Way back in the early 16th century Canada began to establish its currency, but instead of using coins, the likes of furs, wampum shells and, at one point, playing cards were actually considered tradeable currency. With colonisation by France and England in the 18th and 19th centuries, coins began to be introduced – and these days, shells are unfortunately no longer considered legal tender, so don’t waste your time searching on the beach!
With a coin shortage throughout the 18th and 19th centuries, there were never enough coins in Canada to go around. It took the public a little while to trust paper money when it was introduced in the early 19th century and by 1837, banks were importing tokens from England known as Papineaus. In 1841, the Province of Canada adopted the Canadian pound, a new system based on the Halifax Rating. However, the Canadian authorities were determined to align with the US dollar over the British pound and by 1894, the Canadian dollar was fully introduced across the country.
These days, the Canadian dollar is the 5th most held reserve currency in the world and accounts for approximately 2% of all global reserves. You might hear it referred to as the loonie, because of the image of a loon bird on the one dollar coin, or as the huard in French.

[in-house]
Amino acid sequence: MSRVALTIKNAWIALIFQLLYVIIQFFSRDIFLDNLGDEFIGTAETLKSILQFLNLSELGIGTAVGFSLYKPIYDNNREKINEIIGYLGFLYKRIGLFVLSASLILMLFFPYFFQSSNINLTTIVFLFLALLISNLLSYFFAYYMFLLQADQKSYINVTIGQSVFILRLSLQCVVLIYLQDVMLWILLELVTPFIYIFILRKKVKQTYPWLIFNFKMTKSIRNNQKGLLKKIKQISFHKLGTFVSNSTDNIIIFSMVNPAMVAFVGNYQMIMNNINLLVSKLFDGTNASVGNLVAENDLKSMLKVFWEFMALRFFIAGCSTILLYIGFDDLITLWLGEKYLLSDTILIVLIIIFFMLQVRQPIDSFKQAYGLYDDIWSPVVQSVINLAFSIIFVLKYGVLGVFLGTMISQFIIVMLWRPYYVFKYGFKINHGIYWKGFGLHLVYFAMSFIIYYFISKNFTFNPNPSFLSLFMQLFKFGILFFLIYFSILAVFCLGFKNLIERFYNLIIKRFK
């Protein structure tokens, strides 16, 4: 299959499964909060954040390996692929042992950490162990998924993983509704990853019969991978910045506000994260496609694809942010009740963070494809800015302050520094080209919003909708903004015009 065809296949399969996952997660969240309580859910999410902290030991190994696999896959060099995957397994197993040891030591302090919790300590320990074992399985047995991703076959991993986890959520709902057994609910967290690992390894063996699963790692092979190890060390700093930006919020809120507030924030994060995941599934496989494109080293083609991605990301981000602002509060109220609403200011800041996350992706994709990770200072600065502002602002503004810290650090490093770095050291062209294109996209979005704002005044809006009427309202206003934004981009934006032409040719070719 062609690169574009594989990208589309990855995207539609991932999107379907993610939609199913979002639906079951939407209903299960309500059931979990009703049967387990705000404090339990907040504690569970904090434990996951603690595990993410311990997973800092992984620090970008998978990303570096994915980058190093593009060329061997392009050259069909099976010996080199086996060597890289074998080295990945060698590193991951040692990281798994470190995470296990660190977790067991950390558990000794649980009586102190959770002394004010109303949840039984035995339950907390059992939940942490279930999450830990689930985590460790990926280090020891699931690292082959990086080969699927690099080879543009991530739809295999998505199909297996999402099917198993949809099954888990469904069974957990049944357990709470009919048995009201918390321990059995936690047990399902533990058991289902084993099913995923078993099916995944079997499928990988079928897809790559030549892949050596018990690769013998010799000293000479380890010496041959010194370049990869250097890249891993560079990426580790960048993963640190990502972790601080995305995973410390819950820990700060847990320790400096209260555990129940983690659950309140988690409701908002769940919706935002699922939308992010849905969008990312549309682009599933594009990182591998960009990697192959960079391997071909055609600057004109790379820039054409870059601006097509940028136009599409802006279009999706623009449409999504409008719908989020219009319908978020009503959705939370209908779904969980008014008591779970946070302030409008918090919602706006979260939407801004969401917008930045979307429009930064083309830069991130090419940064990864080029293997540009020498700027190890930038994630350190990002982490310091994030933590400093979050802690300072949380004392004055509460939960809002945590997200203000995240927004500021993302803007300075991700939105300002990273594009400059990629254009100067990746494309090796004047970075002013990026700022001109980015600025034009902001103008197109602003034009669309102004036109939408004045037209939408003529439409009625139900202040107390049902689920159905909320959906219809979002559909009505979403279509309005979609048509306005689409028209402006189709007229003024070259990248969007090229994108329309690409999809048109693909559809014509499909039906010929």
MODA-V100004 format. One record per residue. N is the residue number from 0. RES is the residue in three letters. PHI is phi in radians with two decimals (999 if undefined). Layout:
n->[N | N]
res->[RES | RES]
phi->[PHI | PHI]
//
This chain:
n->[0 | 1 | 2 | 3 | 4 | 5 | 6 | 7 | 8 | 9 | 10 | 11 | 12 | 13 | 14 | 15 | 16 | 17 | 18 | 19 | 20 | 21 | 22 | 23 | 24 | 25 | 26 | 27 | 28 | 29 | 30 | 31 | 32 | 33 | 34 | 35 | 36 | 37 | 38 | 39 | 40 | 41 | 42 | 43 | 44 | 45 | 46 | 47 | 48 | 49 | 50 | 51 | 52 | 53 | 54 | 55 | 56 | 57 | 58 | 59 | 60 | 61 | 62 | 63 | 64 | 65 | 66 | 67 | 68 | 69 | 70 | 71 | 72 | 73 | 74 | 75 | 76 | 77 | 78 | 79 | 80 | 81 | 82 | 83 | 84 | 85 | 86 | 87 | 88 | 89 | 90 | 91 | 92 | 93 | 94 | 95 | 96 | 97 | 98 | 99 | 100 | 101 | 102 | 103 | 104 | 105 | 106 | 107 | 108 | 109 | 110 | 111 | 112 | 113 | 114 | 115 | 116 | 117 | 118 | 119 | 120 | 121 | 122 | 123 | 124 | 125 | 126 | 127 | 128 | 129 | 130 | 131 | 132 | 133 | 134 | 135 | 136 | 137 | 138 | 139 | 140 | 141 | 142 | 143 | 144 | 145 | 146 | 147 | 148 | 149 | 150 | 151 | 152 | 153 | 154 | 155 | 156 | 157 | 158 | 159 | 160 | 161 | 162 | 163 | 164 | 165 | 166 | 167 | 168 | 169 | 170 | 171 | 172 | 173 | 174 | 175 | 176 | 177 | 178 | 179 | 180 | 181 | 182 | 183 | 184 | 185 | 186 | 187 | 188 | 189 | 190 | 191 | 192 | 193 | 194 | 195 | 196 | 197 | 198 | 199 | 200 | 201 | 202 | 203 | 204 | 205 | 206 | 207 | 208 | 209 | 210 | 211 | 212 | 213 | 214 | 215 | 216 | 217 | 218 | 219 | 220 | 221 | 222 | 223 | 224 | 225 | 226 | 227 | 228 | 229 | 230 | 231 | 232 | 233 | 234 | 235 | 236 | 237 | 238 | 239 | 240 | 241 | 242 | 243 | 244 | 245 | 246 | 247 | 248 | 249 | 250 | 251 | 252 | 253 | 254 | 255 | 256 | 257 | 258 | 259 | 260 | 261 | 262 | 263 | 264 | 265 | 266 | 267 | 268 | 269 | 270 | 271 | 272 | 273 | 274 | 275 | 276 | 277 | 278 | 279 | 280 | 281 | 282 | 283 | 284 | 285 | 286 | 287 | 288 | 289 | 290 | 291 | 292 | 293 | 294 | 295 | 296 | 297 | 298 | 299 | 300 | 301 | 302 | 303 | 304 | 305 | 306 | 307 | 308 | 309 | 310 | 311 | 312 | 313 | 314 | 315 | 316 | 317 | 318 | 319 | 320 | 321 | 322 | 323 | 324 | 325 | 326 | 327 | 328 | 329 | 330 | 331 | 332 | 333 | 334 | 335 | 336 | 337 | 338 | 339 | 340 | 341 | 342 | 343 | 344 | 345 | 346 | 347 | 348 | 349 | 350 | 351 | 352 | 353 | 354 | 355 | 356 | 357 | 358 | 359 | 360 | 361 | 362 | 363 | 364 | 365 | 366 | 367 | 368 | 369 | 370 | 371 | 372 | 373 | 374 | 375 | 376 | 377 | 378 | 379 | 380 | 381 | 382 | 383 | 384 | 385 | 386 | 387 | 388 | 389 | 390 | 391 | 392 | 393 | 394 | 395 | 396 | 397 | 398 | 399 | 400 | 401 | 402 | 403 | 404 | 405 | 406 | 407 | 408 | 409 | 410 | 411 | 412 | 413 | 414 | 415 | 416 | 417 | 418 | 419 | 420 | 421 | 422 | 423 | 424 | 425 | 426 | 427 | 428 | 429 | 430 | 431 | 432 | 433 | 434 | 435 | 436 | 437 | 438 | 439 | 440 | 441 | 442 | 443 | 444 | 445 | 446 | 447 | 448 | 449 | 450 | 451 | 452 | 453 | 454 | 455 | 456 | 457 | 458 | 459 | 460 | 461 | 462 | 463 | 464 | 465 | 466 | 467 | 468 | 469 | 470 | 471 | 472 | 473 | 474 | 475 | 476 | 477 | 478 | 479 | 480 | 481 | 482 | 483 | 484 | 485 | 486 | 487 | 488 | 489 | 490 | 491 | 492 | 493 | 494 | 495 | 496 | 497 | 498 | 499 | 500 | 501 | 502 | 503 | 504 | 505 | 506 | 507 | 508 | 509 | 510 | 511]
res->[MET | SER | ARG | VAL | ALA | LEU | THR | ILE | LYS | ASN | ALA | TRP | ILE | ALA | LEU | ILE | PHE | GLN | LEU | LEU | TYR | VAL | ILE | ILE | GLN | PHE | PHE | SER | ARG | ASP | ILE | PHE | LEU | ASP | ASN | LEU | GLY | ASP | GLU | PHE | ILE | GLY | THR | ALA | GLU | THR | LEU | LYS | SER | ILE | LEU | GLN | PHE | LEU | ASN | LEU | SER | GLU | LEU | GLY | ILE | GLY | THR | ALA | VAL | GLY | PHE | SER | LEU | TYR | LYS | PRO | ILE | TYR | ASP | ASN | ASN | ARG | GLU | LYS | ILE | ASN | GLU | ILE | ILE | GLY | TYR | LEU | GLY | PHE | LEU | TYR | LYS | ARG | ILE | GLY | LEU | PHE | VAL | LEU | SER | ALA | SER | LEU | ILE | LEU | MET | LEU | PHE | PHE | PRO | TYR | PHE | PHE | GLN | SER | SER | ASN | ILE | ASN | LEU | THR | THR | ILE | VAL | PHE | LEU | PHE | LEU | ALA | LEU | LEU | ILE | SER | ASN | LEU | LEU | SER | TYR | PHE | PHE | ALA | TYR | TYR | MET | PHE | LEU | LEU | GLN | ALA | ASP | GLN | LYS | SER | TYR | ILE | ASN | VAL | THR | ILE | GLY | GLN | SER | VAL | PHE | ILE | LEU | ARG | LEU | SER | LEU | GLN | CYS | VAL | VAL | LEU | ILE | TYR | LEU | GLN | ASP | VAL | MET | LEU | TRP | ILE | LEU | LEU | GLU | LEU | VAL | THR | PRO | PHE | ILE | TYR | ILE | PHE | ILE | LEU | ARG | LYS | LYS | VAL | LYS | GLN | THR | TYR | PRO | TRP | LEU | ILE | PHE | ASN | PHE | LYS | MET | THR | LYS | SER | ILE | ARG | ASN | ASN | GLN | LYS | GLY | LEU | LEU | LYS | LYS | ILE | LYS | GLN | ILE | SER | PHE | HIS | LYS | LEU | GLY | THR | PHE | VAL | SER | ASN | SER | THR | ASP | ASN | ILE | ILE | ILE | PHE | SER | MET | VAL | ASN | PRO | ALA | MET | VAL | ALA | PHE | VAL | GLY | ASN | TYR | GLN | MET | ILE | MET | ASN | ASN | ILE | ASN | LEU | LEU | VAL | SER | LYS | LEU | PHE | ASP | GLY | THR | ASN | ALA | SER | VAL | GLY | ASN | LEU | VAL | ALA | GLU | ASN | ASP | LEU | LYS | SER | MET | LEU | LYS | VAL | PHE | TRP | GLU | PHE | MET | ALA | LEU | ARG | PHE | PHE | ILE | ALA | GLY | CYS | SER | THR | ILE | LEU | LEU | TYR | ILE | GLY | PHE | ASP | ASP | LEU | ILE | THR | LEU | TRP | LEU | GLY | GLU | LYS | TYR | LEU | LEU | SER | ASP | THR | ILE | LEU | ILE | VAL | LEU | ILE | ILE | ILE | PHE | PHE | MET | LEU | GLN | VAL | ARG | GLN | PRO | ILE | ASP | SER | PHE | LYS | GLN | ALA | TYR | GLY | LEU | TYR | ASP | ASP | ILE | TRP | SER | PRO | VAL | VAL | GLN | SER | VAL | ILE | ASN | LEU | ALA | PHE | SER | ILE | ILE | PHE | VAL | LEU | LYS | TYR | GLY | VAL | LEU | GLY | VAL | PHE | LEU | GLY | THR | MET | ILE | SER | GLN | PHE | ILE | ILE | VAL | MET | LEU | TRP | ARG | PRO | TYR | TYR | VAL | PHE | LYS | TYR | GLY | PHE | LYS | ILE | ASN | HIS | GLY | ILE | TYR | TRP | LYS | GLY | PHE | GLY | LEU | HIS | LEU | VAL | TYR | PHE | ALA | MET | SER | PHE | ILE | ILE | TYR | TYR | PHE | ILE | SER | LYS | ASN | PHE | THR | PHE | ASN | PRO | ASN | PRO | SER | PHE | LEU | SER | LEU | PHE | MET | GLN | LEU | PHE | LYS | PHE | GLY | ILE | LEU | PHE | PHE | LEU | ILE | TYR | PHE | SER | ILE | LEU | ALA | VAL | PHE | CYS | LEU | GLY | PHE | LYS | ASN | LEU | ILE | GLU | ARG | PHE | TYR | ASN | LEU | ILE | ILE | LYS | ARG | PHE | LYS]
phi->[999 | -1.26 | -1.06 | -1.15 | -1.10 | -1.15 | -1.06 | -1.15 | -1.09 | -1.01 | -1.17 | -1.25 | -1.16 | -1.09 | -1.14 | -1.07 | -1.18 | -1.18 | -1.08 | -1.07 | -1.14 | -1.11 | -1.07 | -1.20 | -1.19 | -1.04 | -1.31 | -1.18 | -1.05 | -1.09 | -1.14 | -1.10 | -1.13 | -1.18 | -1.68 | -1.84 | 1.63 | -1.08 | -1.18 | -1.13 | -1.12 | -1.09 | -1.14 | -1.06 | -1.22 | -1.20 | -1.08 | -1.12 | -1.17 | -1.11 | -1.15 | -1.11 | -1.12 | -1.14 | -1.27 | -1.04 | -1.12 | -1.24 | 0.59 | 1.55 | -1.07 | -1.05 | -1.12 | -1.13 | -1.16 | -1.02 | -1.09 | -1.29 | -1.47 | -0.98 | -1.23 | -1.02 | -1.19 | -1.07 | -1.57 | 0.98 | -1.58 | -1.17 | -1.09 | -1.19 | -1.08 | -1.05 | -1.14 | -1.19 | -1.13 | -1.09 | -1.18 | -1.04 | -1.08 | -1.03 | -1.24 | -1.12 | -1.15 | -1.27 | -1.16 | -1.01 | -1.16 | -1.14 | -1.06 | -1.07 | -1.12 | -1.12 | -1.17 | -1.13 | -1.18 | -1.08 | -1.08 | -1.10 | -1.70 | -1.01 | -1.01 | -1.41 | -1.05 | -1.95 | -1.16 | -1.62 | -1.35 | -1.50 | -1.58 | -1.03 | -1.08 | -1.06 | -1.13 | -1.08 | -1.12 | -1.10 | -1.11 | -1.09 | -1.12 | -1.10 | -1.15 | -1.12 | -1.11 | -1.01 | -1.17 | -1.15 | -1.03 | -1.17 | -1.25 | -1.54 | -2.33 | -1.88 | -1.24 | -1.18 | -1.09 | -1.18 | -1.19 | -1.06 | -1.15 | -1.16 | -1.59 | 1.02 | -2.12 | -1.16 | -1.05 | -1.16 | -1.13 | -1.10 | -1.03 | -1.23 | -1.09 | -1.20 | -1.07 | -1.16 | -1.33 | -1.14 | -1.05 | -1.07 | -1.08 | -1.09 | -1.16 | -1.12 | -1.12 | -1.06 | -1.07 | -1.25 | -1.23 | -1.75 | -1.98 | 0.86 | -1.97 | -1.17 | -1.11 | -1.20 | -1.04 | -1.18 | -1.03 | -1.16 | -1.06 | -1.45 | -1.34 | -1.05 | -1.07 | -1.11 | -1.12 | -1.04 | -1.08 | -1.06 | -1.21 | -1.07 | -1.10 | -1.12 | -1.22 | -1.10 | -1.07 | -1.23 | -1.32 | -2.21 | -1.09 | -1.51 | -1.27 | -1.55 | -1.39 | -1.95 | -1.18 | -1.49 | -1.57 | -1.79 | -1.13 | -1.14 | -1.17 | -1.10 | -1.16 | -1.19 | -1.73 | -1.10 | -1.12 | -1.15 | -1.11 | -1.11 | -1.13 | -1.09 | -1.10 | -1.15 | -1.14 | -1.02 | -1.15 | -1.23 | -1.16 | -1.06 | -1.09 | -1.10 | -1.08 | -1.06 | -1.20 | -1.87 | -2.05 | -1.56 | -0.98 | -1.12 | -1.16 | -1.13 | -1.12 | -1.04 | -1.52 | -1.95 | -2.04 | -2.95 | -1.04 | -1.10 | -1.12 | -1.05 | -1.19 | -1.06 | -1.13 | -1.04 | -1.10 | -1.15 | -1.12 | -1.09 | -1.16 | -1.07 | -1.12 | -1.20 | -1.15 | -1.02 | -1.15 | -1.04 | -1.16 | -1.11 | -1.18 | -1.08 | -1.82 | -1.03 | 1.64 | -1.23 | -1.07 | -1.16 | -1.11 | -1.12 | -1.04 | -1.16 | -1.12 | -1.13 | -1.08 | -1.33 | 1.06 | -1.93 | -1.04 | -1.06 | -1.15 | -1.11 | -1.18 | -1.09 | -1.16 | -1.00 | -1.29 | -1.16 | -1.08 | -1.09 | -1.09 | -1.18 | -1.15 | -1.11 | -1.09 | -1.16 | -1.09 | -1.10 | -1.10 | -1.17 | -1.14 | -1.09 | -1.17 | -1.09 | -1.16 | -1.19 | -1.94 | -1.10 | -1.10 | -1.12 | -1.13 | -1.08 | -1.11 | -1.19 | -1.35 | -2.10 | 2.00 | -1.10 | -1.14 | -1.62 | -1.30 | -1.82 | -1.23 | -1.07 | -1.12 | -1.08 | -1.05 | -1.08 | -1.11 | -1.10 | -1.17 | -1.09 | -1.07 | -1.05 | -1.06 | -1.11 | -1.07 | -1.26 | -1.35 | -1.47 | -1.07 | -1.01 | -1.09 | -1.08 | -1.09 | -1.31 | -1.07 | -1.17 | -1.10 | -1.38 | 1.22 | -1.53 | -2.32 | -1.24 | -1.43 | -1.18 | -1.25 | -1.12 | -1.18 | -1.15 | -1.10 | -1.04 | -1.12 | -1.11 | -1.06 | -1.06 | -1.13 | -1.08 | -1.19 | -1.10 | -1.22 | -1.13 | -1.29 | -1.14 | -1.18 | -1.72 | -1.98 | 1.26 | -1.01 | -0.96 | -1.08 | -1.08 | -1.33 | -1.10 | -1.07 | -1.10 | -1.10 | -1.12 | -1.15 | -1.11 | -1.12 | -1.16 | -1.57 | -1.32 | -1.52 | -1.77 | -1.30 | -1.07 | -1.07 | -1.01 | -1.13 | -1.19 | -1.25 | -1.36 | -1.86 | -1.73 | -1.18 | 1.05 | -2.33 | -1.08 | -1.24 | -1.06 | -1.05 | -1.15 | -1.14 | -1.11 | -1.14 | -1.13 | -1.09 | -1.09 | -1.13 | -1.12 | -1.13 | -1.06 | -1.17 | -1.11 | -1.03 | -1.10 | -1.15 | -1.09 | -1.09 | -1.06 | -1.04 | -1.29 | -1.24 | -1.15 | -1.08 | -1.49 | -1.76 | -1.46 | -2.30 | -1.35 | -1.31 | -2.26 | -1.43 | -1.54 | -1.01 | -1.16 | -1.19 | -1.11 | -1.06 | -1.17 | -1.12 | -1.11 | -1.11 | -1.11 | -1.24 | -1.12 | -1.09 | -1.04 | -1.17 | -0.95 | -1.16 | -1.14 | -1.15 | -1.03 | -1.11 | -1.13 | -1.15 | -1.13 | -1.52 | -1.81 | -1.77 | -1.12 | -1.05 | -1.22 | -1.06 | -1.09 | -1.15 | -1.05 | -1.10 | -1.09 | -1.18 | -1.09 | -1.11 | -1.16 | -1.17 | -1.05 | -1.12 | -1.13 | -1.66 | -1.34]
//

A look back at British pound to Canadian dollar rates
Although most currencies in the Bretton Woods system had fixed values, the Canadian dollar was instead a floating currency between 1950 and 1962, reaching a high of 1.06 US dollars on August 20 1957, with the dollar worth £0.35 at the time. Falling considerably after 1960, the Canadian dollar returned instead to a fixed exchange rate, pegged against the US dollar at $0.925 to C$1, with the US dollar still trading at £0.35. It remained here until 1970, where inflation meant that it returned to a free floating currency and peaked at $1.04 in April 1974, with the dollar worth around £0.41.
During the USA’s technological boom of the 1990s, the Canadian dollar fell, trading at its lowest ever rate of just $0.61 to C$1 on January 21 2002, with the dollar trading at around £0.70. This put the Canadian dollar at around £0.43.
The Canadian dollar today
In 2007 rates improved thanks to a strong Canadian economy. This saw the Canadian dollar rise from a value of around £0.42 in January to around £0.52 by the end of the year.
By May 2010, rates had improved all the way to £0.67. Since 2013, rates have fallen again and sit in October 2015 at around £0.47. This is great news for your pounds though, meaning you’ll get around C$2 for every pound you spend, compared to around C$1.50 in 2013.
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